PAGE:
Yemen's plight "has only got worse"

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The humanitarian crisis particularly affects the most vulnerable which includes the elderly, children, women and the disabled, many of whom rely entirely on humanitarian assistance. Photo: OCHA/Eman Al-Awami

The plight of the people of Yemen is worse than ever, a senior UN official has warned, amid ongoing efforts to secure peace in the conflict-hit country.

Jamie McGoldrick, who's the Humanitarian Coordinator for Yemen, said that an escalation of fighting a year ago had caused suffering on a "tremendous" scale.

Restrictions on desperately needed everyday, imports are also to blame for the country's problems, he said, where 22 million people need help.

Here's Daniel Johnson's in Geneva:

Yemen's protracted humanitarian crisis is getting worse, despite a ceasefire in place since April, according to Jamie McGoldrick, UN Humanitarian Coordinator for the country.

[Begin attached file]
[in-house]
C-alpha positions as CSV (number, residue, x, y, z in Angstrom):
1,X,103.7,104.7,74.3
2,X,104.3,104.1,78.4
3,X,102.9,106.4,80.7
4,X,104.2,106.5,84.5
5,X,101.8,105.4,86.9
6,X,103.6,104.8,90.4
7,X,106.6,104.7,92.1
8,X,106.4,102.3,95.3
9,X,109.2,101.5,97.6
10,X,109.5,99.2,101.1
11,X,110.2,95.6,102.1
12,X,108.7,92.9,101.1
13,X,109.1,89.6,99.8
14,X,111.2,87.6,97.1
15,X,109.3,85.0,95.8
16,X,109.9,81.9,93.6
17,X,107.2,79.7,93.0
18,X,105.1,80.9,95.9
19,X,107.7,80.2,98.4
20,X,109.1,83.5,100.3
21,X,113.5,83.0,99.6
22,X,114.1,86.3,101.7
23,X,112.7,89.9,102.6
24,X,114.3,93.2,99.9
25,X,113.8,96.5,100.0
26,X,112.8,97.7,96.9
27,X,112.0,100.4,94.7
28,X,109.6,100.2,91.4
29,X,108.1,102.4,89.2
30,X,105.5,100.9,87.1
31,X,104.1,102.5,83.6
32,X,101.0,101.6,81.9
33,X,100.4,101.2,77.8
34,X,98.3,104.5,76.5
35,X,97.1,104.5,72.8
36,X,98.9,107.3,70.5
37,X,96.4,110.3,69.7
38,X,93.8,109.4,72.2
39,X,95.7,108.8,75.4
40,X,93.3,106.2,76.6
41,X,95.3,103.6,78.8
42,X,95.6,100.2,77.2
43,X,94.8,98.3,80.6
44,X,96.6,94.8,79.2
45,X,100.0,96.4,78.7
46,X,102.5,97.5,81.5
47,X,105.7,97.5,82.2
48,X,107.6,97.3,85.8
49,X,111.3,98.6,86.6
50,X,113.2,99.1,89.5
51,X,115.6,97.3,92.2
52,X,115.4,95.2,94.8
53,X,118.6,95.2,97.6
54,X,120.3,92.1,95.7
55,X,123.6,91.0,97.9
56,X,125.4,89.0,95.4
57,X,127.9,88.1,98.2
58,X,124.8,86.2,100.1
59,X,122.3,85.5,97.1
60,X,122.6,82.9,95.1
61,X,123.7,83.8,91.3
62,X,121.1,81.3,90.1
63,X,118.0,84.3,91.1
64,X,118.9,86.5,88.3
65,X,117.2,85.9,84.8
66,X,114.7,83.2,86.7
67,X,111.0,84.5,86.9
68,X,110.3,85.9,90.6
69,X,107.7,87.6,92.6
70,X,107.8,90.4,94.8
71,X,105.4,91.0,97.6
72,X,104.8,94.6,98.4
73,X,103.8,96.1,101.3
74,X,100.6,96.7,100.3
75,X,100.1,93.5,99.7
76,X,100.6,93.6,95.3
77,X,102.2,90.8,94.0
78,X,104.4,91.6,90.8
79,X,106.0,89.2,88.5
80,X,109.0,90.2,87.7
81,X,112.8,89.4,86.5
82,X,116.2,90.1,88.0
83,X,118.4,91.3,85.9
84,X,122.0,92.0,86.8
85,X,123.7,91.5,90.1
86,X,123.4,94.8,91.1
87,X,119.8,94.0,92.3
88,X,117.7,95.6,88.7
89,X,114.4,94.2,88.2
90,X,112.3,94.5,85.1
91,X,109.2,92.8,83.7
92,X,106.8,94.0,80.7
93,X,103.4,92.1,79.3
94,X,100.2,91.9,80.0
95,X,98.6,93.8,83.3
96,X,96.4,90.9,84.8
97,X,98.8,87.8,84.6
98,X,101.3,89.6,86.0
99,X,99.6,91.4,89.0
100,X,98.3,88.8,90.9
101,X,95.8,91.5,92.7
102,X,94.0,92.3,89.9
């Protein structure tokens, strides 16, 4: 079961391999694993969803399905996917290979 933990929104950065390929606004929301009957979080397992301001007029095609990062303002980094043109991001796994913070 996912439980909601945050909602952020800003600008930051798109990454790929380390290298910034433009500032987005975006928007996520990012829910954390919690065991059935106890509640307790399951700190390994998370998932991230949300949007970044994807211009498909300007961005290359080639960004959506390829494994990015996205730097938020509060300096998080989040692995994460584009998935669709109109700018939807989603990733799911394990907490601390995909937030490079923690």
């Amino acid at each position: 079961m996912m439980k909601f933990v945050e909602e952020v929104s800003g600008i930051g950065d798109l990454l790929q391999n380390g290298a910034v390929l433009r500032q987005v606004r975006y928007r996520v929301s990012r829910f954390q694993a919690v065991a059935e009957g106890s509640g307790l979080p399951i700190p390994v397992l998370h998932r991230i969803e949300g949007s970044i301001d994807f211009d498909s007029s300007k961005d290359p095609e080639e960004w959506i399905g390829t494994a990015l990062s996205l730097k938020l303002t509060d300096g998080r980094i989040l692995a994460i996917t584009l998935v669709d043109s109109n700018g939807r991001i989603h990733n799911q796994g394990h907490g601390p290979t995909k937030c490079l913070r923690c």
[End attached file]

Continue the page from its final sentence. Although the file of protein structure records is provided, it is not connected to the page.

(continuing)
"Every corner you turn, everyone you meet has been affected by this crisis, and we have to do something to stop the war, bring peace…at this point in time as humanitarians we have to be given the opportunity and the funding and support to be able to deliver assistance to those populations."

Jamie McGoldrick said that the ceasefire agreement between government forces and Houthi rebels had seen violations but seemed likely to hold.

He highlighted how vulnerable Yemenis were before the conflict which had "all but broken" the country's hospitals, schools and other services and caused massive displacement.

The UN aid coordinator also said that damage to ports such as Hodeidah had significantly impacted on deliveries of products that Yemenis need every day: food, fuel and medicine.

And he said that of the US$ 1.8 billion appeal launched for Yemen, it is currently only 17 per cent funded.

Daniel Johnson, United Nations, Geneva

Duration: 1’04″

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